Brain Exercise: How to Build a Brain
Figuring out how to build a brain is a very powerful intellectual exercise for sure, but the project is a long way off.
Michael S. Gazzaniga is a professor of psychology at the University of California, Santa Barbara, where he heads the new SAGE Center for the Study of the Mind. He is one of the leading researchers in cognitive neuroscience, the study of the neural basis of mind. In 1961, Gazzaniga graduated from Dartmouth College. In 1964, he received a Ph.D. in psychobiology from the California Institute of Technology, where he worked under the guidance of Roger Sperry, with primary responsibility for initiating human split-brain research. In his subsequent work he has made important advances in our understanding of functional lateralization in the brain and how the cerebral hemispheres communicate with one another. Gazzaniga's publication career includes books for a general audience The Social Brain, Mind Matters, and Nature's Mind. His most recent book Who’s In Charge investigates the question of free will in light of current neuroscience.
The question of when we’ll be able to build a brain to act and think like us is so far off in the future in my opinion but it’s interesting to think about because it forces you to actually see what you have and to try to quantify it in a way that could be instantiated in an artifact. That’s a very powerful intellectual exercise for sure, but the details of that involve figuring out the fine connections that are going to underlie so many of the differences between all of us. It is just a horrendous problem. We can barely figure out the C. Elegans, a little worm that has a very small number of neurons where we have trillions of interactions.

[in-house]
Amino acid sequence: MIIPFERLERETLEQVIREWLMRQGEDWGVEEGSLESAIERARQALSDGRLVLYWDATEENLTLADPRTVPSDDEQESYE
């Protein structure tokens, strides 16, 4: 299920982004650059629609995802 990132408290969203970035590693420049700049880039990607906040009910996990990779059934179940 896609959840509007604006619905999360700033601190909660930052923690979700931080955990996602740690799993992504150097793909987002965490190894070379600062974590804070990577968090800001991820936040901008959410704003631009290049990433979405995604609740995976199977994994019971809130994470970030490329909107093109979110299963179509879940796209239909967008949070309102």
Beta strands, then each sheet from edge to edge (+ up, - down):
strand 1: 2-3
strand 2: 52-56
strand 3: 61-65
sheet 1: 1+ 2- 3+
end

So I think it’s a long way off and I don’t think we’ve conceptualized yet well enough how the brain gets its job done to maybe abstract all of that activity in our brain into meaningful units to which we can then think about how to move those around to build a brain. I just think we’re too far away from that, but that doesn’t mean we don’t know a tremendous amount about the brain and how it does its work, which has exploded in the last 50 or 60 years.
In Their Own Words is recorded in Big Think's studio.
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